The return of the dangerous Public Order Bill in the House of Lords was met by calls to drop Protest Banning Orders by civil liberties organisations.
Only last December, the Police, Crime, Sentencing, and Courts Bill was debated in parliament, and its draconian powers that clamp down on protest rights were contested. The Public Order Bill takes these powers one step further by allowing police to stop and search innocent protestors on grounds of suspicion. The Bill places emphasis on protestors “locking on” and causing “severe disruption”. Normal everyday activities like taking your bike lock to work or walking arm in arm can also be seen as deviant and dangerous.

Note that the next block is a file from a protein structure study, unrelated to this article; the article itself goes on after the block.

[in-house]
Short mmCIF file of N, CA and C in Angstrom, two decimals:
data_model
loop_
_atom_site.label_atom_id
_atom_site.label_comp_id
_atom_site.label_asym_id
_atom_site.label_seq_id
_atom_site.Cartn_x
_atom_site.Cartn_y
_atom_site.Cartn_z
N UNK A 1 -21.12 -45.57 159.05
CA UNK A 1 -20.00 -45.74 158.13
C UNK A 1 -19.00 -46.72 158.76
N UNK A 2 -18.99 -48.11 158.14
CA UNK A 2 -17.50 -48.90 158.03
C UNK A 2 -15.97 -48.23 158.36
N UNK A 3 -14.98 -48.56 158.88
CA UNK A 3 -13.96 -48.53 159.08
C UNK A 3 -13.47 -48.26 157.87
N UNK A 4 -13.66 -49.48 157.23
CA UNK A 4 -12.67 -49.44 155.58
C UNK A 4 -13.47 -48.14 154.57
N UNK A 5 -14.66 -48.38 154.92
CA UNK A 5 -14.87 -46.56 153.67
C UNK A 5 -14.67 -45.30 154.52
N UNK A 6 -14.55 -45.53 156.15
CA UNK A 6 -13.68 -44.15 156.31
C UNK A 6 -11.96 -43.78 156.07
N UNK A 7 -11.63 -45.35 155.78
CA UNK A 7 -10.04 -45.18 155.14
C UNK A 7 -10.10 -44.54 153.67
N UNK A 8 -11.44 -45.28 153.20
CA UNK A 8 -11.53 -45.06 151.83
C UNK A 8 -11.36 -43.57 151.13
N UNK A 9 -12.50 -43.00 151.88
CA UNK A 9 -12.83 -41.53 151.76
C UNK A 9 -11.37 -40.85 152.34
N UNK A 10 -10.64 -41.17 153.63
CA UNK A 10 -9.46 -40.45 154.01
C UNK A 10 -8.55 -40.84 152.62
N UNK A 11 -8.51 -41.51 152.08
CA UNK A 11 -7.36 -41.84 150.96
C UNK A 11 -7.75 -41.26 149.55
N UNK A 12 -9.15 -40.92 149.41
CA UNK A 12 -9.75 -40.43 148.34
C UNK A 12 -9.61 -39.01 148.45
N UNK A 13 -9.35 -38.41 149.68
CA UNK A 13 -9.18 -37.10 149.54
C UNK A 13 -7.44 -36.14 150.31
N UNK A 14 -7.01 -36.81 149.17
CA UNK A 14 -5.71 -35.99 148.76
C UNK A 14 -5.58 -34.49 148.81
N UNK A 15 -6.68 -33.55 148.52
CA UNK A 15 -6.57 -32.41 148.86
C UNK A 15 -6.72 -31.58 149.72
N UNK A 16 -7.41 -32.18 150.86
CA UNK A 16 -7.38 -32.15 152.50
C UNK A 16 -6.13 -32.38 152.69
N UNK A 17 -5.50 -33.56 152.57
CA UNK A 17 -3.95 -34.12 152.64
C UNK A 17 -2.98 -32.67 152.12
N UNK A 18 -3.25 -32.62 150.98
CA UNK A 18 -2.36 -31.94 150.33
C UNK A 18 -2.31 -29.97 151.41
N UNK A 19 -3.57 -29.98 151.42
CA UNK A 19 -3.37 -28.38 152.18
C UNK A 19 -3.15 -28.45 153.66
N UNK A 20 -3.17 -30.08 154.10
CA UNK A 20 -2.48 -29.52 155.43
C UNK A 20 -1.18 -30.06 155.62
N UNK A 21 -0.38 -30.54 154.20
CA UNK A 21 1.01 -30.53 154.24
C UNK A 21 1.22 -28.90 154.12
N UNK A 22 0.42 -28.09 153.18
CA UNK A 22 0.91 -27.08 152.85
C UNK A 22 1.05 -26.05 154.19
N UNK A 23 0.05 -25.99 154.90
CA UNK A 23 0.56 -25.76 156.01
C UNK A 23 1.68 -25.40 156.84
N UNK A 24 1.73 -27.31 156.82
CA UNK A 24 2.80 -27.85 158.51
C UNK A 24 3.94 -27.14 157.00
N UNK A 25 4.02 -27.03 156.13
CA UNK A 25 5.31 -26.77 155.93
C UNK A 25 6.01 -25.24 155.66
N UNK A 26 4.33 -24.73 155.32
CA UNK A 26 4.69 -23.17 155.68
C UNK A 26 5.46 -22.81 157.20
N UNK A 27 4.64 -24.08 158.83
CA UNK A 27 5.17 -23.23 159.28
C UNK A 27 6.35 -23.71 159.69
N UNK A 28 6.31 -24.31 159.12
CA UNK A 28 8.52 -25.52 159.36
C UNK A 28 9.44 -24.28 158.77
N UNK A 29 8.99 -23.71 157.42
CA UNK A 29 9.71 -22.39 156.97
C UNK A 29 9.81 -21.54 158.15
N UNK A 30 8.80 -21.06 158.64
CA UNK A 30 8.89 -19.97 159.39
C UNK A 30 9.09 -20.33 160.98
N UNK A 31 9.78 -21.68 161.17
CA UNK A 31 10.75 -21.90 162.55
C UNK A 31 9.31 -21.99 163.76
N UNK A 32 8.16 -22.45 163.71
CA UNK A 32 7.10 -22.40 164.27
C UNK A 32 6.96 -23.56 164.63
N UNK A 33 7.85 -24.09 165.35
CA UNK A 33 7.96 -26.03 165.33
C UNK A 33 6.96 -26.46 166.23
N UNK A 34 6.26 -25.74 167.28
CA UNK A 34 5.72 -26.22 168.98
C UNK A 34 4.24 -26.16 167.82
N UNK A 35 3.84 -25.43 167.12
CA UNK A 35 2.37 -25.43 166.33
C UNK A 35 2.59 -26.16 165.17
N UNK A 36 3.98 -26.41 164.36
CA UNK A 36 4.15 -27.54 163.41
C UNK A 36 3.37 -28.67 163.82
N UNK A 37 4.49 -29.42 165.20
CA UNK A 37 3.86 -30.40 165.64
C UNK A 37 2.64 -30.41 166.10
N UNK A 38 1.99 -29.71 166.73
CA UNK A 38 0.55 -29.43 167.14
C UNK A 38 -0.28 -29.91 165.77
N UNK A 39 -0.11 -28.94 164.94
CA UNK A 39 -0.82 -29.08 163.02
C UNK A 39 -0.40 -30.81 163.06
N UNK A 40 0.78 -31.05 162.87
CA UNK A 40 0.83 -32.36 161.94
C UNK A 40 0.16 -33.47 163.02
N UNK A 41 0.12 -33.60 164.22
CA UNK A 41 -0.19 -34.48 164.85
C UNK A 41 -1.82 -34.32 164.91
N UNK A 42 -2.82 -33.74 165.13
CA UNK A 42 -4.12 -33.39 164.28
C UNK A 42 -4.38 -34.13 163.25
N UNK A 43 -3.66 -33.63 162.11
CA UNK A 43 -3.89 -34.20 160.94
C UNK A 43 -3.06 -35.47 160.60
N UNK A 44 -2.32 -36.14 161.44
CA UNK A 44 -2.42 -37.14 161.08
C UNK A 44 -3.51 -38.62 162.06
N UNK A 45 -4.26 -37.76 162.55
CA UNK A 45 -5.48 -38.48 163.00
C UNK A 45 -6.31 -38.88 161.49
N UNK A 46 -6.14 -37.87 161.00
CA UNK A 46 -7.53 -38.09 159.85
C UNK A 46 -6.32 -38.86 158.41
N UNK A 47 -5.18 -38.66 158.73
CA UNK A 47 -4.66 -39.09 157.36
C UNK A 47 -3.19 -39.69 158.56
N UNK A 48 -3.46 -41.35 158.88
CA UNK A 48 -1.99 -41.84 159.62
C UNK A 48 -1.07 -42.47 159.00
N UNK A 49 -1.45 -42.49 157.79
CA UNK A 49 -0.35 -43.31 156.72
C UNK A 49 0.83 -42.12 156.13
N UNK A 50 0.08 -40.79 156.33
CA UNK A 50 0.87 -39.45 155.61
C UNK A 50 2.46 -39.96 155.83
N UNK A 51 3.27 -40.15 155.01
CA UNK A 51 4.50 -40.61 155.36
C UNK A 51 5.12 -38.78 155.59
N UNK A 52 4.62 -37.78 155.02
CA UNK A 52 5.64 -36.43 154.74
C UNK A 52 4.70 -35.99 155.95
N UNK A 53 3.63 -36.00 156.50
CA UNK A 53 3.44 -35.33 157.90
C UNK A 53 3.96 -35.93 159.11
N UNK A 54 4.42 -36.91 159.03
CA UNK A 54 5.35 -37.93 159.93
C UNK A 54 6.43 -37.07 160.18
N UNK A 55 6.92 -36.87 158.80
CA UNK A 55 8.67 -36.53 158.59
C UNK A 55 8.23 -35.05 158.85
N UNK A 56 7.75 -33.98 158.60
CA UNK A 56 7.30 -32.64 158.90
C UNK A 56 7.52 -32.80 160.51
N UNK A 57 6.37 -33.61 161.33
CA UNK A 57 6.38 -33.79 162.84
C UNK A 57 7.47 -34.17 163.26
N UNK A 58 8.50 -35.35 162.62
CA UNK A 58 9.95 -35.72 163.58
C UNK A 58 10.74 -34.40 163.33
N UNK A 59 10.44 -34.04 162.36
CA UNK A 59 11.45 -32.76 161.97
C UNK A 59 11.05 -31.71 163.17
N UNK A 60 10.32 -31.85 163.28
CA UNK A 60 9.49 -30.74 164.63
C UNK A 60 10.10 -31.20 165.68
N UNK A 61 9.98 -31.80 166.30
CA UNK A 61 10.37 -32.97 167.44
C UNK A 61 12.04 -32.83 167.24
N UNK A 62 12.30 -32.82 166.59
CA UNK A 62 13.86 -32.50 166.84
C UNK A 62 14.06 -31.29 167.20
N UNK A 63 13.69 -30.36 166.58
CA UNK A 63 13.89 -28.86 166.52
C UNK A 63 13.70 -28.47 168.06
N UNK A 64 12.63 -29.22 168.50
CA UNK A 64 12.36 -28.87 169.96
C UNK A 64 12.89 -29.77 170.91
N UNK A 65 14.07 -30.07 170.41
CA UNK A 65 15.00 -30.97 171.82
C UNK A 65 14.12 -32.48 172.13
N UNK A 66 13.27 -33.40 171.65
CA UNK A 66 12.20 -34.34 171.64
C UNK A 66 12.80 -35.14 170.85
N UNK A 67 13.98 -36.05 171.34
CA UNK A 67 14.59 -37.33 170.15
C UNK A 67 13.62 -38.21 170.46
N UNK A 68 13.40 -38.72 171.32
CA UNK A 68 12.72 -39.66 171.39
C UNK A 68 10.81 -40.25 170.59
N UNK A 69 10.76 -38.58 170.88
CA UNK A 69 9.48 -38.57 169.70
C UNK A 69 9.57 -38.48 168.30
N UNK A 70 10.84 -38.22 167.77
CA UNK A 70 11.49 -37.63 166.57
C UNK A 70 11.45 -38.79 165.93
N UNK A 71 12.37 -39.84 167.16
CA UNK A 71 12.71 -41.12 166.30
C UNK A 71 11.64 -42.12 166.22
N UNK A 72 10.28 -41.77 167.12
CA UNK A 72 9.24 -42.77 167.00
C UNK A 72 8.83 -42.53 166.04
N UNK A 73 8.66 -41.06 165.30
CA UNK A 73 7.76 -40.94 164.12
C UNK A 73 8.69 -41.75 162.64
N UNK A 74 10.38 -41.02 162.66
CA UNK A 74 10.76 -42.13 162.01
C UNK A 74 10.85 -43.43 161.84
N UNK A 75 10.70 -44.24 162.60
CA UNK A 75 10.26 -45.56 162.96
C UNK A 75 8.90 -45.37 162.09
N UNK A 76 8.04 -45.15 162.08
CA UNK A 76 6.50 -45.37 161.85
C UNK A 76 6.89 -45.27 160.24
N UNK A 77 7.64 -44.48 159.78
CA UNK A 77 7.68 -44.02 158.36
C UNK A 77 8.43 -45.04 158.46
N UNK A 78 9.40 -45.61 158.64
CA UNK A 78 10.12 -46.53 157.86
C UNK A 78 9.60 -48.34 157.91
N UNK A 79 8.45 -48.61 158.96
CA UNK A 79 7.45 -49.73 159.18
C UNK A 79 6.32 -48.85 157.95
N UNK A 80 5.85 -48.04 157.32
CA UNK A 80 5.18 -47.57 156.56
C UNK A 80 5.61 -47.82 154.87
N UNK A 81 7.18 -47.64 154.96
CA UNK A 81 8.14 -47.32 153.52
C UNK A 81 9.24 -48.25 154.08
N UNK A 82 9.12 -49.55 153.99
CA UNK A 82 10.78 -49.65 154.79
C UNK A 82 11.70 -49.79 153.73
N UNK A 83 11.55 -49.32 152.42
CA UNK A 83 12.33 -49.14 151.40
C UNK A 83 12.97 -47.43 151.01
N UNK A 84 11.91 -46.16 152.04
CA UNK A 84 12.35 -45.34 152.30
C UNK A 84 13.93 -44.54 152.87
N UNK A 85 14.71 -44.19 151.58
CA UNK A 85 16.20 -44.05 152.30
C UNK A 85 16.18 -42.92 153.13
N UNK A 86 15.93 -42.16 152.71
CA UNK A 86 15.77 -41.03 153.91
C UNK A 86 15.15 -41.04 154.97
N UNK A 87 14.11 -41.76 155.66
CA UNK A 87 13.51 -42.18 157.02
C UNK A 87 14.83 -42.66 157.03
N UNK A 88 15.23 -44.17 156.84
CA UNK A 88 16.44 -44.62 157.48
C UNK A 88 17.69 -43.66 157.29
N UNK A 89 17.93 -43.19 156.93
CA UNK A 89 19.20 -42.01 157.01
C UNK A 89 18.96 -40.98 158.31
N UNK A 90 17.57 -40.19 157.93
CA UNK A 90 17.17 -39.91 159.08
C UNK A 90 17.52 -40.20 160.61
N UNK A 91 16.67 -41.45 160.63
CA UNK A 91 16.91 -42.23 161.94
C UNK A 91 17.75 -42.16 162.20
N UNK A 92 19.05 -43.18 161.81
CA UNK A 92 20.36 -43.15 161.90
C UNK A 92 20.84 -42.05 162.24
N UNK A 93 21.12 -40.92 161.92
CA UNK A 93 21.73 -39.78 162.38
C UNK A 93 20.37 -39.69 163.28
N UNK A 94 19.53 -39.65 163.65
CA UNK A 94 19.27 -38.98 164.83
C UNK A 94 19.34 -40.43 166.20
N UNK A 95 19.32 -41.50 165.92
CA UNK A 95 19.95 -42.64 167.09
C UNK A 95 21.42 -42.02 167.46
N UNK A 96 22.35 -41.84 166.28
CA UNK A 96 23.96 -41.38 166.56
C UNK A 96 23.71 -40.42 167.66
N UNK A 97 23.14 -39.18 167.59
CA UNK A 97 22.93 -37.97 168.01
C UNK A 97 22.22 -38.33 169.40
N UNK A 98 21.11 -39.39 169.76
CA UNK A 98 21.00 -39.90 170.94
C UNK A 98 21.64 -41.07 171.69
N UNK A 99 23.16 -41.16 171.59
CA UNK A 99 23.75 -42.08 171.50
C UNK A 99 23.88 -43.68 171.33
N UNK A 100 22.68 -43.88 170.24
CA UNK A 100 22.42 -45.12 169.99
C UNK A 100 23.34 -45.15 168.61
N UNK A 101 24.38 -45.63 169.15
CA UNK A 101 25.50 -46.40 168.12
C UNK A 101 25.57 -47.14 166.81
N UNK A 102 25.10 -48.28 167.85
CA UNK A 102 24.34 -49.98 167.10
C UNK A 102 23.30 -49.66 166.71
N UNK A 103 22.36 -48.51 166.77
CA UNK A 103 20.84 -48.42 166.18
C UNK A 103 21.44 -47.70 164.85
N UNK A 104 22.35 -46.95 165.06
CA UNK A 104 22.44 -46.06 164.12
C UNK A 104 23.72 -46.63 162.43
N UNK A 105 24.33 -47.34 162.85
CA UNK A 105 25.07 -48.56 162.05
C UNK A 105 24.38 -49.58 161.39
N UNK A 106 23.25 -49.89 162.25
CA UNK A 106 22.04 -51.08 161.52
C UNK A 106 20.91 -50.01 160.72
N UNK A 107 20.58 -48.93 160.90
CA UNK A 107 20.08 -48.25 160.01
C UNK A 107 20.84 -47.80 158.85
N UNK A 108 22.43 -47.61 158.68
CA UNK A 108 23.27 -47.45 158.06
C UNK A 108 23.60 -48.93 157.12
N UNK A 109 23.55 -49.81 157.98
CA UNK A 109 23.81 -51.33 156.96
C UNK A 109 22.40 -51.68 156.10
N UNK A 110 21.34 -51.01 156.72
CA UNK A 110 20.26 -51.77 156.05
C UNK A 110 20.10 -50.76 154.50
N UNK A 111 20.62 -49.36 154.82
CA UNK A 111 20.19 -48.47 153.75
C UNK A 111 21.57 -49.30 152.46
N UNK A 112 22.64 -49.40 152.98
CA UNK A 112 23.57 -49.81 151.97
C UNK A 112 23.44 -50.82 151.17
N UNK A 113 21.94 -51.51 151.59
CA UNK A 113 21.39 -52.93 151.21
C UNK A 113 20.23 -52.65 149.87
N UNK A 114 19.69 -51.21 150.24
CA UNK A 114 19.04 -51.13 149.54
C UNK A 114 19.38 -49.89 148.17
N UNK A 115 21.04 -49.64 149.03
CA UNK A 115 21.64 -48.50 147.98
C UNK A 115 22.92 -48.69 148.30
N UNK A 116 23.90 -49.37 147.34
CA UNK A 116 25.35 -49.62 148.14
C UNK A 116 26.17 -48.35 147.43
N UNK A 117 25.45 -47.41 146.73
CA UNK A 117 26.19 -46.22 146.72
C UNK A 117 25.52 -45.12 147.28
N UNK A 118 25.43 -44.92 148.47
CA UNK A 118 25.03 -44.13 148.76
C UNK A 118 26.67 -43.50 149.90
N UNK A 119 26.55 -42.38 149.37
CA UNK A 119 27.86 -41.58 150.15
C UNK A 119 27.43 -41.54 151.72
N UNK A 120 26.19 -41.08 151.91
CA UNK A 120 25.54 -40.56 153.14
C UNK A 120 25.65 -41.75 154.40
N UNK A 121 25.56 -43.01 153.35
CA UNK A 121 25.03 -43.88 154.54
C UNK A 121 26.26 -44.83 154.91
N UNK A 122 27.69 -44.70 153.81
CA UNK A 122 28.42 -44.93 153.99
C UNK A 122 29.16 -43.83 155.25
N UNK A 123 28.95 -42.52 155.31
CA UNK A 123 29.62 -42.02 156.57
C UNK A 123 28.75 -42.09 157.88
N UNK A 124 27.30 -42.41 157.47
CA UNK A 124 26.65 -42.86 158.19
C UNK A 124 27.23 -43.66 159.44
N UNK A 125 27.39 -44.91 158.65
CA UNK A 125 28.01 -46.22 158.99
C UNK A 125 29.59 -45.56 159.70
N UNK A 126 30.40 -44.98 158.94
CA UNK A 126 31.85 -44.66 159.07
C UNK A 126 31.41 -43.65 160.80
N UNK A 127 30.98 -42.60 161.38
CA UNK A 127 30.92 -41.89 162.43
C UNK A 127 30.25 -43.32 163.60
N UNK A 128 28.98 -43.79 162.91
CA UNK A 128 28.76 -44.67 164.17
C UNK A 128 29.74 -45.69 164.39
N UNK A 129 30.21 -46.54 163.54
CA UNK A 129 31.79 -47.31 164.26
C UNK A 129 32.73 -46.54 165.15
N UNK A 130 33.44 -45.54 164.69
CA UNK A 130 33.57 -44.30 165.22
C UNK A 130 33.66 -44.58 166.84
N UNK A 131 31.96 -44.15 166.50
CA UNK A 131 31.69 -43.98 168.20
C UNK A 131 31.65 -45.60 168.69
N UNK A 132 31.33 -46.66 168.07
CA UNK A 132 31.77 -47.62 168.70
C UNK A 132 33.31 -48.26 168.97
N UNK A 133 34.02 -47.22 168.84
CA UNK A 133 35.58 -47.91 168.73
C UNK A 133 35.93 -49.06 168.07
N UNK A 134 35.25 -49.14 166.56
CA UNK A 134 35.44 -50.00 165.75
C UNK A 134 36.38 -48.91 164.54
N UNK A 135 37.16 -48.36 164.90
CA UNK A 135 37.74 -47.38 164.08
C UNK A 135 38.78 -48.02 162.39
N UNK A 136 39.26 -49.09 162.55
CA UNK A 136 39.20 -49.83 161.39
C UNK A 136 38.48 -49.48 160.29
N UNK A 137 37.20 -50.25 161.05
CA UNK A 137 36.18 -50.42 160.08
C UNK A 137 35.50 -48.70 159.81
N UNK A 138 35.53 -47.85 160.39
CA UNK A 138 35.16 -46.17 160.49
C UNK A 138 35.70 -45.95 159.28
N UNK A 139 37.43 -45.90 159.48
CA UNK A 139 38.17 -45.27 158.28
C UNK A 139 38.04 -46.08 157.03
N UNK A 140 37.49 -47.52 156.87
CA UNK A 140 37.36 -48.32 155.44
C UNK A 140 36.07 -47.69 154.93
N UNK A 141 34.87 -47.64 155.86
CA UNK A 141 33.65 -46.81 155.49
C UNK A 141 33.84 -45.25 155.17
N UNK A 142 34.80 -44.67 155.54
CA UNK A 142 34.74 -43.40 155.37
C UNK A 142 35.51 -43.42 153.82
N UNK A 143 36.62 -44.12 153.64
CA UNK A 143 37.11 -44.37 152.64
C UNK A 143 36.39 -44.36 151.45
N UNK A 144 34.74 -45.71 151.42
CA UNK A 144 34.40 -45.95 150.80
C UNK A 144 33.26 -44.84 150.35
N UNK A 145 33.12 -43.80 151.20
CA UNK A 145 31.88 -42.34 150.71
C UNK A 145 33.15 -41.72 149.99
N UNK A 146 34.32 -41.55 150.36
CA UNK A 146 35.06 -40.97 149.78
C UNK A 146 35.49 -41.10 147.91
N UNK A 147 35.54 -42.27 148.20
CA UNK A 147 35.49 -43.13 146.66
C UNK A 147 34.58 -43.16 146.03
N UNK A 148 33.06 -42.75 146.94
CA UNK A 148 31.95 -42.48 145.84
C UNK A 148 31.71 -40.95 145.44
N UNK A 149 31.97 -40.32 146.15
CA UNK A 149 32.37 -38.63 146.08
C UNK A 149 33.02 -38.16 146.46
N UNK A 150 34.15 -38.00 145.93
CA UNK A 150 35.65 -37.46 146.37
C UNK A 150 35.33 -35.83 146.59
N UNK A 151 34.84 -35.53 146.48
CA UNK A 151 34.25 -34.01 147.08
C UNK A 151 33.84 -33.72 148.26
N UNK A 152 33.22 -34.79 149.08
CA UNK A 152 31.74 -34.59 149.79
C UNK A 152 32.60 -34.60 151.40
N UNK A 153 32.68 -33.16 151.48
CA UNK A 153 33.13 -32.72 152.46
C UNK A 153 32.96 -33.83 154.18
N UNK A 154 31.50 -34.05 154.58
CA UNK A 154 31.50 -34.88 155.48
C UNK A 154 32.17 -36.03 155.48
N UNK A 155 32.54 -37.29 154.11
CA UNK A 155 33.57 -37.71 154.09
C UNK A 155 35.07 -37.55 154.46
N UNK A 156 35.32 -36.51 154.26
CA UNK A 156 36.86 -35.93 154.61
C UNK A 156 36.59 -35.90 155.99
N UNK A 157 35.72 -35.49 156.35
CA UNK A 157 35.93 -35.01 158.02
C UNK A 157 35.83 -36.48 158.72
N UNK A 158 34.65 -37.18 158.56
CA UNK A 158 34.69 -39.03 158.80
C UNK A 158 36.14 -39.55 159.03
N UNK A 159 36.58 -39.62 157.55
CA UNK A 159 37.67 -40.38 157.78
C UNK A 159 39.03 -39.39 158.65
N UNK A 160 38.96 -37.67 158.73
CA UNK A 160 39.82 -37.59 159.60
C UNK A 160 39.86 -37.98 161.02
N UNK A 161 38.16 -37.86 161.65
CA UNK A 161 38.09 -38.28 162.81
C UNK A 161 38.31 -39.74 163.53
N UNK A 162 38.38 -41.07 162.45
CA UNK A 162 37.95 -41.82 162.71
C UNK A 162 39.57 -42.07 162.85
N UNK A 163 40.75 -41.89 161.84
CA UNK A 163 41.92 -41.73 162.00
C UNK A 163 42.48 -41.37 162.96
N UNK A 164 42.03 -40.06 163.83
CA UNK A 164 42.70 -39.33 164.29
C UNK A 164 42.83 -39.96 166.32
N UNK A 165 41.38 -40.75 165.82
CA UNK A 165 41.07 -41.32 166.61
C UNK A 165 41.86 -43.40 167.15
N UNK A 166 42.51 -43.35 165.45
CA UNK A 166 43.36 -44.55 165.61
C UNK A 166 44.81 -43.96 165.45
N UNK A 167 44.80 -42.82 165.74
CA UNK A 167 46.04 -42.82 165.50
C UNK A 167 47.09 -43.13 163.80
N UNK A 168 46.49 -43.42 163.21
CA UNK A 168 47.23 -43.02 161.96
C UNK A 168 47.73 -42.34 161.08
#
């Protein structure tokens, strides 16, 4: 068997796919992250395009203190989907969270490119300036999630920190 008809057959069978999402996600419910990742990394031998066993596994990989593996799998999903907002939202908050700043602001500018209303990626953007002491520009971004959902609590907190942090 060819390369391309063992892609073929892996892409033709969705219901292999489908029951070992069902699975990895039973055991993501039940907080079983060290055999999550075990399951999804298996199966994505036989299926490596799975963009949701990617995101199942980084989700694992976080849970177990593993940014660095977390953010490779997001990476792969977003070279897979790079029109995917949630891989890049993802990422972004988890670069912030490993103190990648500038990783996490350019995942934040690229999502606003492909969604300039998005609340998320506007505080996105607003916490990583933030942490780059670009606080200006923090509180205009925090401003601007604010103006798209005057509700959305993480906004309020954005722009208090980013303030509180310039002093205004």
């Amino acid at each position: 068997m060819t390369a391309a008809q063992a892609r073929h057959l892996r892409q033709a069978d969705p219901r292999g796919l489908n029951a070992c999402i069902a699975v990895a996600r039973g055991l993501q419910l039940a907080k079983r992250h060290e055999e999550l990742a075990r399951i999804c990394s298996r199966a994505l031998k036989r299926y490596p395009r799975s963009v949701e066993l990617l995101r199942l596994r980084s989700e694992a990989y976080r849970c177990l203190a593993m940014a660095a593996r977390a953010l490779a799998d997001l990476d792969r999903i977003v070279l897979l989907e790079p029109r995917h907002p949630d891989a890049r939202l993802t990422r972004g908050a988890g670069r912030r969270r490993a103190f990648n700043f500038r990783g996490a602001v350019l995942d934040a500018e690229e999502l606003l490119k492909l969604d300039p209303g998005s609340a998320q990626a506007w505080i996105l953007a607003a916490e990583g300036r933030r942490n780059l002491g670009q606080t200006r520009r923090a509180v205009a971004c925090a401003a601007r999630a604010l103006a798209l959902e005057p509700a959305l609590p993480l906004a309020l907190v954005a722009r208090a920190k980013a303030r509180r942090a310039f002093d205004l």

Big Brother Watch, the civil rights group, said: “It is vital that peers act to protect civil liberties and force the home secretary to ditch the worst of her anti-protest plans.” The organisation’s legal and policy officer, Mark Johnson, stated that these powers “could come straight from the pages of a dystopian novel”.